Better ROI or better neighborhood

9 Replies

Hi everyone,

I'm looking to purchase my first rental property and can't decide between two neighborhoods. One neighborhood is a C neighborhood but turns about 20% ROI where as there's a A/B neighborhood that turns about 10% ROI. Is the tougher neighborhood worth giving a try for a first time around?

Thanks,

Beth

@Beth Simmons I absolutely agree with @Aaron K. .  Being a landlord is hard enough.  You may hate it.  And believe me, you'd rather hate it with nicer property in a nicer neighborhood.  Not to mention that if you decide it is not for you it will be easier to sell.  If you find it is a breeze then you can try better cash flowing neighborhoods.  For me, as I've grown, and have other people managing, it has actually been easier to move into B and C neighborhoods as I don't have to directly deal with the headaches.

@Beth Simmons , I'd be surprised if those neighborhoods are exactly as you described. ie. 'A' areas are not known for achieving 10% cash flow. More like 3-5%. And you usually have to go to 'C-' or below before you get to 20% ROI. But your question remains a good one, even though it requires one of those "it depends" answers.

ie. What is your long term goal / exit strategy? Would you prefer an ongoing 20% ROI, while not expecting any increase in the value of your original outlay, or, would you settle for an ongoing 10% ROI, while counting on (uncertain) future appreciation that might compensate you for the other 10% that you could have been getting from day one?

ie. Do you prefer oranges, or apples? [Either way, find a good Property Manager]. My 2c...

Thanks everyone for your help.  It's hard to walk away when you see the extra dollars but from everything I've heard on BP, the nicer neighborhood is generally recommended for the newbie (or even those more experienced). 

I also hadn't thought of the appreciation value as I intend to be a buy and hold investor, but that's definitely a good point.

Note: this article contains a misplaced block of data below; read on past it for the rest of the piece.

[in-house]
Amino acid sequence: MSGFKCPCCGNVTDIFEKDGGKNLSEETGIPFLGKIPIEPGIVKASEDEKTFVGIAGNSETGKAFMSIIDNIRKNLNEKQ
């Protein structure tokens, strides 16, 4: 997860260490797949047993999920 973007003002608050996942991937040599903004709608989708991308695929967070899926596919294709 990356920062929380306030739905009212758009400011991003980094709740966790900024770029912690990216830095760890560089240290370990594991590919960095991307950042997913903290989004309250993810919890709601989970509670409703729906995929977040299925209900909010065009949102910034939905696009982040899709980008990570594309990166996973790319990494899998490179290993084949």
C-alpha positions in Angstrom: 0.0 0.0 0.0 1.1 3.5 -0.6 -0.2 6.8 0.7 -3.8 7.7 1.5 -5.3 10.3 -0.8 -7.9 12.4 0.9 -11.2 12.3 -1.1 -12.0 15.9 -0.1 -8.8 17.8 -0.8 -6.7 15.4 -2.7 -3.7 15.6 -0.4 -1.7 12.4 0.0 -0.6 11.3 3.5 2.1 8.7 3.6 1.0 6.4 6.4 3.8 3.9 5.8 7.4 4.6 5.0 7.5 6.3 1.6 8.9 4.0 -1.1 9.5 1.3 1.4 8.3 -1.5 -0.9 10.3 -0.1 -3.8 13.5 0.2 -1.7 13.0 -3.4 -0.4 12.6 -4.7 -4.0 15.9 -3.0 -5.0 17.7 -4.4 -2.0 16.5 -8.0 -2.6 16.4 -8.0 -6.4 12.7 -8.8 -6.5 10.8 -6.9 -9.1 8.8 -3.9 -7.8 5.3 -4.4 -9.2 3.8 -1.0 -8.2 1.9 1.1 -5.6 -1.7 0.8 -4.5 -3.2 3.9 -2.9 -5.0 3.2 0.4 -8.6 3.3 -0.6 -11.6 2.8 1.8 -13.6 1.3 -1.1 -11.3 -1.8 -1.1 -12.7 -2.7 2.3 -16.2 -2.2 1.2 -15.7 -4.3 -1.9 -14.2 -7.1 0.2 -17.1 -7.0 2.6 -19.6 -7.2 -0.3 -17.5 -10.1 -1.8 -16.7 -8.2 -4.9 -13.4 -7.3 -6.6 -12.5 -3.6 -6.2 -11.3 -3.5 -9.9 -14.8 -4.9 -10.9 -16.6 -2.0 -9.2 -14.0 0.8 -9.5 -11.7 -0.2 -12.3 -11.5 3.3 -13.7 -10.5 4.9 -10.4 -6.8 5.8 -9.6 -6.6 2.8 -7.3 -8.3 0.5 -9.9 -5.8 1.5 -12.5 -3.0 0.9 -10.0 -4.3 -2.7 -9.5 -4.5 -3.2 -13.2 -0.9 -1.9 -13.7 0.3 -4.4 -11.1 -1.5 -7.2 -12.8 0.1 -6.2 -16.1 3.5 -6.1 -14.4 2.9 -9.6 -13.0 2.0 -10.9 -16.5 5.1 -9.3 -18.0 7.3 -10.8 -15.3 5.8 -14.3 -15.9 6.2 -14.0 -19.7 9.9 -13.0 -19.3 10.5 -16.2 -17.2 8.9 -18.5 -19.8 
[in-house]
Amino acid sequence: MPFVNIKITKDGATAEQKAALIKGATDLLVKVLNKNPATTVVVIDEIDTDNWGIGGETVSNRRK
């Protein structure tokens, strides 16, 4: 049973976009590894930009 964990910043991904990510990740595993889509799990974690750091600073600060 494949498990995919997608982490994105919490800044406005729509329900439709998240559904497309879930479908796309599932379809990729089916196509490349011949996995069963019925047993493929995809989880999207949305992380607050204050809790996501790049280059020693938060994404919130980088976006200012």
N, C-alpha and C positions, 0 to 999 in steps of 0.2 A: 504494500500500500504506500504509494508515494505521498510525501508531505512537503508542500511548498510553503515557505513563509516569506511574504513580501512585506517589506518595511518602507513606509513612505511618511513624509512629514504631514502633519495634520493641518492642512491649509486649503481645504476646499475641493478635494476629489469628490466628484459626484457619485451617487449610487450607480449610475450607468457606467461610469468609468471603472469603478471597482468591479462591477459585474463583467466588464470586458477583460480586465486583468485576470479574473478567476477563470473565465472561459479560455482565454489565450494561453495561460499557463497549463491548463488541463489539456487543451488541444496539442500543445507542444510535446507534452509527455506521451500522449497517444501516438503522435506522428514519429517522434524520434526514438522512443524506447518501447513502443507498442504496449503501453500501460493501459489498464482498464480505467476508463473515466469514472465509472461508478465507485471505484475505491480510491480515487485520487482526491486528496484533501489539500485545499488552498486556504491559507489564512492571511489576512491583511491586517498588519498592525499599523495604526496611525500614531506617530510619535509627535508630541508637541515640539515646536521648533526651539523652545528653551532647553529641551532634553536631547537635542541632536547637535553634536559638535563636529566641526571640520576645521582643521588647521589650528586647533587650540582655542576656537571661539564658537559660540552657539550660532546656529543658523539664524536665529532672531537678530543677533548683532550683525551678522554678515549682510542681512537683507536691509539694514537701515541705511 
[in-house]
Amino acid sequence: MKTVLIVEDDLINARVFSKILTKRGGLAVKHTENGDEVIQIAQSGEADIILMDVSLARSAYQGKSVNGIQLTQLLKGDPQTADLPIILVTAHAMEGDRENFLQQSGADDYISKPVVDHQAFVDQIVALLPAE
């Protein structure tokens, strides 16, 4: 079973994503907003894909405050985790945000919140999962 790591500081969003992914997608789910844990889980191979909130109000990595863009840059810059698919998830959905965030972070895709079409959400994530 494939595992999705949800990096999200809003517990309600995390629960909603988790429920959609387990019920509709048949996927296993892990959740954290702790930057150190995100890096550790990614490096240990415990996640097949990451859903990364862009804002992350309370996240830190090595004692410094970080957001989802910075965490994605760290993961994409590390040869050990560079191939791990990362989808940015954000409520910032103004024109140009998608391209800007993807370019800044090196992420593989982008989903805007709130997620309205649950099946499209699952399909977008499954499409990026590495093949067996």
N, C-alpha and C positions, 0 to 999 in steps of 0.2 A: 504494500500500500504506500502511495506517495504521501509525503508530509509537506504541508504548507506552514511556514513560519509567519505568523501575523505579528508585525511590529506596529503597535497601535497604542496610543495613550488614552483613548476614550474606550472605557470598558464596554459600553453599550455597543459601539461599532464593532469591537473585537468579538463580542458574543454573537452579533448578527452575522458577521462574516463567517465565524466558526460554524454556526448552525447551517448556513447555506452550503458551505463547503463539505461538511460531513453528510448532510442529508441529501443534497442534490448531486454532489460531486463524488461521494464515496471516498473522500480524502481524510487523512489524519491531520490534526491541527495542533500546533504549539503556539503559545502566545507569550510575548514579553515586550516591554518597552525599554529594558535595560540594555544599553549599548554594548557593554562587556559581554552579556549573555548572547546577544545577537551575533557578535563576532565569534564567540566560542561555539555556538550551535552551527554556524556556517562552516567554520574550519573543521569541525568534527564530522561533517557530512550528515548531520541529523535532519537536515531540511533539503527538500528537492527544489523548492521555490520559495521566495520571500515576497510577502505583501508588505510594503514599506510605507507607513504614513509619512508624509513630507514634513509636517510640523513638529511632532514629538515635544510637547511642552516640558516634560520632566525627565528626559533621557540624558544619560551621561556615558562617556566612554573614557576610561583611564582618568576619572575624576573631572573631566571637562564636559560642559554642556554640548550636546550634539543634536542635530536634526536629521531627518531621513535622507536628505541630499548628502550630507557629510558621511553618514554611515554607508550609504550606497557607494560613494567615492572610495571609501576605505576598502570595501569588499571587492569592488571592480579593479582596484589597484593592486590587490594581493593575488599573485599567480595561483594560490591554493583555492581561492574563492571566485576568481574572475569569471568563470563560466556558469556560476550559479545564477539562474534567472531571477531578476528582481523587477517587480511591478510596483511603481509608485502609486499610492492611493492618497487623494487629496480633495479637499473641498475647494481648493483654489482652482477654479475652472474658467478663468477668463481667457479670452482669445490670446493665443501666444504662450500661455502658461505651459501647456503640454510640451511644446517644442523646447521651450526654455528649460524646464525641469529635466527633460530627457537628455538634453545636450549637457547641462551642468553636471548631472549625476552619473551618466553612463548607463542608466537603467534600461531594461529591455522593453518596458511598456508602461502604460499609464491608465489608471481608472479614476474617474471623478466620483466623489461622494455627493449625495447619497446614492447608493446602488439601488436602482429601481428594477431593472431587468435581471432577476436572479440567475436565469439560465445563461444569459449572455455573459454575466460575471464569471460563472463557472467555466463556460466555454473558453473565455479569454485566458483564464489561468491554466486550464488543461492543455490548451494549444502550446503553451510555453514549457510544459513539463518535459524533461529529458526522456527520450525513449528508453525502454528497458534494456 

Let me compare two hypothetical scenarios for you.  Numbers are rounded for simplicity

Scenario A neighborhood:  Purchase price, 200k, downpayment 40k, monthy cash flow after ALL expenses $200, annual average appreciation 3%.

Scenario C neighborhood: Purchase price, 200k downpayment 40k, monthy cash flow after ALL expenses $400, annual average appreciation 1%

After 30 years, assuming NO rent increases,  on Scenario A you would have profited 72k in rent, PLUS own a property free and clear worth 485k.  On scenario C you would have profited 144k in rent, plus own a property free and clear worth 269k.  

Run your numbers very conservatively on a lower-class property. On paper, it can look great, but in reality, you may end up finding out that turn-over/vacancy happens even more often than you accounted for. I would vote for the nicer property. 10% is good.

I agree with everyone else. It's unlikely a true "A" will get you 10%, the lower quality the property, the harder your landlording job will be, etc. 

It can be hard to walk away from nice-looking numbers, but always remember--what's printed on paper is never an in-stone number. Not one single number ever printed on paper has to pan out or necessarily will pan out. 

Check out this article I just wrote last week, and focus on #1 and #2-

https://www.biggerpockets.com/renewsblog/buying-cr...

There's cash flow as a requirement (or returns), but then there's the sustainability of that cash flow. If you can't sustain the predicted cash flow, you aren't winning. And inevitably, the minute you get into lower-end properties, the higher the risks become. They aren't always undoable, but it's riskier. As a new investor especially, that risk level should raise some red flags.

If you never actually get that 20% return, going for that cheaper property didn't do you much good.